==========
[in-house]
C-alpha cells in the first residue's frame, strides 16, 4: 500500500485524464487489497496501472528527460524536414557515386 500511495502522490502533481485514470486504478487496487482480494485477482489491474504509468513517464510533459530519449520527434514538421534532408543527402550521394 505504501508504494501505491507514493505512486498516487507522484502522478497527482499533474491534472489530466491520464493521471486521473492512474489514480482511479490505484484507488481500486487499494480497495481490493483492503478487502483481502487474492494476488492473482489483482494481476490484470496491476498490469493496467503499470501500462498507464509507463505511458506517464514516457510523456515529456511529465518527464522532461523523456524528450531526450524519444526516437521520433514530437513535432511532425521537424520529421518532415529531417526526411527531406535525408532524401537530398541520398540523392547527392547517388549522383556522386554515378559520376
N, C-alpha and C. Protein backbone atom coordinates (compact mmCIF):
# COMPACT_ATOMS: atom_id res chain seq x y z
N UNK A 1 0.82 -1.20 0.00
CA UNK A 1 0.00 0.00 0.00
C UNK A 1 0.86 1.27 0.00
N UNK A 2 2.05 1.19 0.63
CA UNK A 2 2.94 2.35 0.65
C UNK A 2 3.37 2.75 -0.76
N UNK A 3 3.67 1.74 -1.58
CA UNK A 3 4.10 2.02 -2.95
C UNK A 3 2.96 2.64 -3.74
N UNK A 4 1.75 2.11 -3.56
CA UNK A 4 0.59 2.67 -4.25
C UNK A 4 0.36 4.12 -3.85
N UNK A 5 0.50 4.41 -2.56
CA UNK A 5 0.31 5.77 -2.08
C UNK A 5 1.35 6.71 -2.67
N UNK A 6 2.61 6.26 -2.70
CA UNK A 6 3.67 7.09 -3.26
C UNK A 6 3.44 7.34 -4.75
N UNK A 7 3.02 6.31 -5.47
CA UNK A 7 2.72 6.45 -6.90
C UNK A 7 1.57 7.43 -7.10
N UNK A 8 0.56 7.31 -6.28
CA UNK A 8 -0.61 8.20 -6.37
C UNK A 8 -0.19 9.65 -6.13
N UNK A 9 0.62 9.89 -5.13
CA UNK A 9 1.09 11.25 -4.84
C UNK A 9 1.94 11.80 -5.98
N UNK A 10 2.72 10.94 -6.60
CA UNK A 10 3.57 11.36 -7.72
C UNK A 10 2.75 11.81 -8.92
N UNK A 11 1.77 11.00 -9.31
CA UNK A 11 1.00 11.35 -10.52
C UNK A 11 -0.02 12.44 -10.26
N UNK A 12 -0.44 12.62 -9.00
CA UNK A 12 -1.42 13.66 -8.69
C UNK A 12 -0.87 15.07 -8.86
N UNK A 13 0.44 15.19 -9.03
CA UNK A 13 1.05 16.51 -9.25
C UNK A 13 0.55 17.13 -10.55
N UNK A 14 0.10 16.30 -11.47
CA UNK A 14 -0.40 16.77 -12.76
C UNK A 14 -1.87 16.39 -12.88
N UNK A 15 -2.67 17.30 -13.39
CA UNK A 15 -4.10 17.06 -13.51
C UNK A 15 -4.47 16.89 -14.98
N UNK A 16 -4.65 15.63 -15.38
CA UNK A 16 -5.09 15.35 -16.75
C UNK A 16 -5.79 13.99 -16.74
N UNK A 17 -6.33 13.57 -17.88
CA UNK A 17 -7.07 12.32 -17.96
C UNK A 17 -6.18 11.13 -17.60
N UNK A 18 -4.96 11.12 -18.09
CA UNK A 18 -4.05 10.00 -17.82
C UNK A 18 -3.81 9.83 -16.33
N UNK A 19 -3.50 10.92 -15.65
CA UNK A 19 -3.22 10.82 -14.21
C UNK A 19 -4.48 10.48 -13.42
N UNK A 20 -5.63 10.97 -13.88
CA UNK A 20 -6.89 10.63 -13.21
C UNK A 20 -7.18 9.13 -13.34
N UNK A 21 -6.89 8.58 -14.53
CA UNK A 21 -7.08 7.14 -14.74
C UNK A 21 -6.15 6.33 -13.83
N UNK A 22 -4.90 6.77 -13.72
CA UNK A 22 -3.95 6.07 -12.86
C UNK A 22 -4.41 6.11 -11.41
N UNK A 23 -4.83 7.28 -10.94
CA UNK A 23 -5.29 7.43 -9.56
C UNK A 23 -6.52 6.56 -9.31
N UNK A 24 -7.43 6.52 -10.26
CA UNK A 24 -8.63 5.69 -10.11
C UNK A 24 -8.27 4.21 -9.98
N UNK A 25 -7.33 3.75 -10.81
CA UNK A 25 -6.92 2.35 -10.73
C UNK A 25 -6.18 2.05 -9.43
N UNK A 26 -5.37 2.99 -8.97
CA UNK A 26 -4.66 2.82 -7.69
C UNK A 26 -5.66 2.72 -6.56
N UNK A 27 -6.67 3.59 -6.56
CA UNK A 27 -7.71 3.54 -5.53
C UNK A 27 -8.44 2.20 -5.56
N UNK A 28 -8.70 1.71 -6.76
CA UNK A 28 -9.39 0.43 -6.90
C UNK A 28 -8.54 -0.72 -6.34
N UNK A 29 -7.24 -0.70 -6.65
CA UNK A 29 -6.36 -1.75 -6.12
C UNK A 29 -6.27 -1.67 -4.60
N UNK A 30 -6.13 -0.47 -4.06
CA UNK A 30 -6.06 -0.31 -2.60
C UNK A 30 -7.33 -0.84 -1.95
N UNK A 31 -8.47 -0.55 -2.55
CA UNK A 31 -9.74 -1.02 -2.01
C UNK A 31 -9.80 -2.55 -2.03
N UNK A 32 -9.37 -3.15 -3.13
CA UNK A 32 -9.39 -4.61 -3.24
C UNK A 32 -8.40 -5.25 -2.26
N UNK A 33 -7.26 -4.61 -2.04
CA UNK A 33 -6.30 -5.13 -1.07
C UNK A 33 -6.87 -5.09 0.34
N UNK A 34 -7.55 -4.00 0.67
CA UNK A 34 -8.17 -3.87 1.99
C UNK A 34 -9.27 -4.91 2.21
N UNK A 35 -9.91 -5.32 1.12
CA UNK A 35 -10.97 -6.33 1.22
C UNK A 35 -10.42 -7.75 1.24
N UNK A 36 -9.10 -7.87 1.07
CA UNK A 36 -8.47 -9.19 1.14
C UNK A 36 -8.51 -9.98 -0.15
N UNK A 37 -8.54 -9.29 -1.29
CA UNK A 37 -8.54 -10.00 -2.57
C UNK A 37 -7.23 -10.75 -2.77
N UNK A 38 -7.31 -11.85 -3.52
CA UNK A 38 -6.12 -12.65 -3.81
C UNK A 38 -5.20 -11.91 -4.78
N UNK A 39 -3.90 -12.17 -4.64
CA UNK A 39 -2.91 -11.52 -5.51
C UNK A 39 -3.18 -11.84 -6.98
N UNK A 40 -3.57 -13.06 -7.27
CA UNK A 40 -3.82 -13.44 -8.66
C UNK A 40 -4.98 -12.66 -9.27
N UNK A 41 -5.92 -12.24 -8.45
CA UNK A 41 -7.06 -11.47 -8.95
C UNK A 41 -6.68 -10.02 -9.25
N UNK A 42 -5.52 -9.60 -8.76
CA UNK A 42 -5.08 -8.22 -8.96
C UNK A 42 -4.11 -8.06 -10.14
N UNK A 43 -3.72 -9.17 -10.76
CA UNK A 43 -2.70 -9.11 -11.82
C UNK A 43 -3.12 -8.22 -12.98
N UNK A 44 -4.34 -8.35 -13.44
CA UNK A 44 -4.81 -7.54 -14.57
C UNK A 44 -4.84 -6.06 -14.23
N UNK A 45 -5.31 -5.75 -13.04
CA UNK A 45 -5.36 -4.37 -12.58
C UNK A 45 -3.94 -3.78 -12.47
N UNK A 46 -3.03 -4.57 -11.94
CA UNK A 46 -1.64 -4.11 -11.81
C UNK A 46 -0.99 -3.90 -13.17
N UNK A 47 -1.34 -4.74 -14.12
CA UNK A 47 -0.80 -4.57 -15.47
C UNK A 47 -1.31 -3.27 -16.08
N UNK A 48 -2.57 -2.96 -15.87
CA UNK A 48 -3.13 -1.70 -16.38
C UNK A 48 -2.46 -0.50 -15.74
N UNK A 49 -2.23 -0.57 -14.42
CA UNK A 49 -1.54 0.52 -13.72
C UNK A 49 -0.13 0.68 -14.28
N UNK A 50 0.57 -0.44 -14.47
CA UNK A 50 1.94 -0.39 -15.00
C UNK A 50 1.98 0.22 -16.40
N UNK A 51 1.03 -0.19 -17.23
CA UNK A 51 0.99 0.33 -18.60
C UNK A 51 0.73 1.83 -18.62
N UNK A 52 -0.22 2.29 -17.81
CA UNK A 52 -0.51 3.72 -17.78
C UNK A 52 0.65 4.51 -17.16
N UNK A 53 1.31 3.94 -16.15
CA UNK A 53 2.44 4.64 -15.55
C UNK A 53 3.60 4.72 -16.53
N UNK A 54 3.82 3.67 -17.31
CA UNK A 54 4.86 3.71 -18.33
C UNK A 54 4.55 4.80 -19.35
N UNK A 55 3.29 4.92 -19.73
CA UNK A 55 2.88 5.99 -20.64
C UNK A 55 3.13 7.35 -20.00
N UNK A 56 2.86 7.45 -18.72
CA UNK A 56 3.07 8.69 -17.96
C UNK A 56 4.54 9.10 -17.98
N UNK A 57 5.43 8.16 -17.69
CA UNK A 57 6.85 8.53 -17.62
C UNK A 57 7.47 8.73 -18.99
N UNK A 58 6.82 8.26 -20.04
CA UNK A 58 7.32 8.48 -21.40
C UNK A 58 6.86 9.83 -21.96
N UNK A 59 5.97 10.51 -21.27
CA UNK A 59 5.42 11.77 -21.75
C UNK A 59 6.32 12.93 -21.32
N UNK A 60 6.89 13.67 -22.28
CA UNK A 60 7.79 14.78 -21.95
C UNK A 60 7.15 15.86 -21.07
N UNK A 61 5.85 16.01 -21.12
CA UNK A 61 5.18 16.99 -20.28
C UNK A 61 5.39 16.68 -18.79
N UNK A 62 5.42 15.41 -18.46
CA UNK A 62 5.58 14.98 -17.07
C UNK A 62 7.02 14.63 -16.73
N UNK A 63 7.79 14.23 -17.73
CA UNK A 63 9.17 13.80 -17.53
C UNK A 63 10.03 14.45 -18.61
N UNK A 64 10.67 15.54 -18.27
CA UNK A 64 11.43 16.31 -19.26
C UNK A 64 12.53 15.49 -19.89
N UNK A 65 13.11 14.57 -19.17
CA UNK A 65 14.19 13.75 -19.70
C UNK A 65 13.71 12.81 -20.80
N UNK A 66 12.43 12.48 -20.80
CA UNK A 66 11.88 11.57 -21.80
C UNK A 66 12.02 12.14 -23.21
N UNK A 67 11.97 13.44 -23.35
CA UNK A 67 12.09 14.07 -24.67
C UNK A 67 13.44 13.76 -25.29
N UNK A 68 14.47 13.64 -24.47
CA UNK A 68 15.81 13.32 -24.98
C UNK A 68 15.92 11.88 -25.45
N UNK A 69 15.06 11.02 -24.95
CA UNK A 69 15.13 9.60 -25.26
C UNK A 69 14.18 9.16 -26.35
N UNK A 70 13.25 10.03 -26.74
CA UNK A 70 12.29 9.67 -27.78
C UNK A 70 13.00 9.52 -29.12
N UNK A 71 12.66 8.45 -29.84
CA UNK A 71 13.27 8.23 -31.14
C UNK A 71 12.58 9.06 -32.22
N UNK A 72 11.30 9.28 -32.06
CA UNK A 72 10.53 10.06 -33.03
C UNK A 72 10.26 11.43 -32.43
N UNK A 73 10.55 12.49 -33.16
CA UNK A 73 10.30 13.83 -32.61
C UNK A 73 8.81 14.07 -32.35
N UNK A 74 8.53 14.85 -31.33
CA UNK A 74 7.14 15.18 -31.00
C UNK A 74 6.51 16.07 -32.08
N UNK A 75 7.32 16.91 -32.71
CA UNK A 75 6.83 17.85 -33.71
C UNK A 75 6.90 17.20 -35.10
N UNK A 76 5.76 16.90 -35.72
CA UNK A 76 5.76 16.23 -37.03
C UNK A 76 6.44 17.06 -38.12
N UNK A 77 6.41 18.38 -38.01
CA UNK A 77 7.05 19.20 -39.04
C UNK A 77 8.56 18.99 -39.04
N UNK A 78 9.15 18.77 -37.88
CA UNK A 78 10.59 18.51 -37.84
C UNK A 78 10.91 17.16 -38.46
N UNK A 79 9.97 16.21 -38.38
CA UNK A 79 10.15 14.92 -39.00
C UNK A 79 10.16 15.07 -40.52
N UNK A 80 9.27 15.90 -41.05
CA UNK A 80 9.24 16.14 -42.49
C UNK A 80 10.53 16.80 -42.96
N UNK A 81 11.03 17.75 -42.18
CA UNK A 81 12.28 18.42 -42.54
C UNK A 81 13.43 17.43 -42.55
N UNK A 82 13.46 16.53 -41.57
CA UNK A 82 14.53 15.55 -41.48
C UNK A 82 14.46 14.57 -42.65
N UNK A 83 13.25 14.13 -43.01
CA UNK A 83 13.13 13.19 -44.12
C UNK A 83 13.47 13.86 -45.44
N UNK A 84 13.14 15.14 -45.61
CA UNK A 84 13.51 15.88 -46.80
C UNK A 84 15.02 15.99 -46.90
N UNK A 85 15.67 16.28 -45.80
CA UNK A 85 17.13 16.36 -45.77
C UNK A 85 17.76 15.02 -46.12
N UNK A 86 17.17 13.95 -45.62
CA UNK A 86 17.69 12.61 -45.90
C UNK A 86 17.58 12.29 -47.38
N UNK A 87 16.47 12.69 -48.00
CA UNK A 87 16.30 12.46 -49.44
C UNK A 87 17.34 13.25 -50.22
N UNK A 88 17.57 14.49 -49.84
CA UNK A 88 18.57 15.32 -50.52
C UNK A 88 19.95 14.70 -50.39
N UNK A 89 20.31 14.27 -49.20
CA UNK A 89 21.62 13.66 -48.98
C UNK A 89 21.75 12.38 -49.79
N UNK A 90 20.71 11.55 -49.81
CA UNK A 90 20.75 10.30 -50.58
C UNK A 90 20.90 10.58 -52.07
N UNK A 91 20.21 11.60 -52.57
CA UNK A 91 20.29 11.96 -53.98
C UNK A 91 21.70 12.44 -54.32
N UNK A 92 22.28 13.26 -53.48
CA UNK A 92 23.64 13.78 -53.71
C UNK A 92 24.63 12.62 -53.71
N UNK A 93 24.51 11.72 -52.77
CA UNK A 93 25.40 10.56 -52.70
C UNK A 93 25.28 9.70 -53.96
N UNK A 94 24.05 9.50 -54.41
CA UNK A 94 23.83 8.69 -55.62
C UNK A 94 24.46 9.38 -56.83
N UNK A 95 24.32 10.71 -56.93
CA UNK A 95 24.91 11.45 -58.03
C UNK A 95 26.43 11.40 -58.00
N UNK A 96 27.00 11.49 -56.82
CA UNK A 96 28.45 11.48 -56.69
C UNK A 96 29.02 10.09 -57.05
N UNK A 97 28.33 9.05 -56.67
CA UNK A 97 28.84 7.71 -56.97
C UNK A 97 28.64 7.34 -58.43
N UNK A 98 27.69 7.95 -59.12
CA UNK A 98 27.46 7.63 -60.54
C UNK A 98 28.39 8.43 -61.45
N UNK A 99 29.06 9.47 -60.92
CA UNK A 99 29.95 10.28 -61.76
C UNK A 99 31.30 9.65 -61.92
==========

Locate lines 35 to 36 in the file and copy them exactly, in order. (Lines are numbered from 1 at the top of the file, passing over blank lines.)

N UNK A 11 1.77 11.00 -9.31
CA UNK A 11 1.00 11.35 -10.52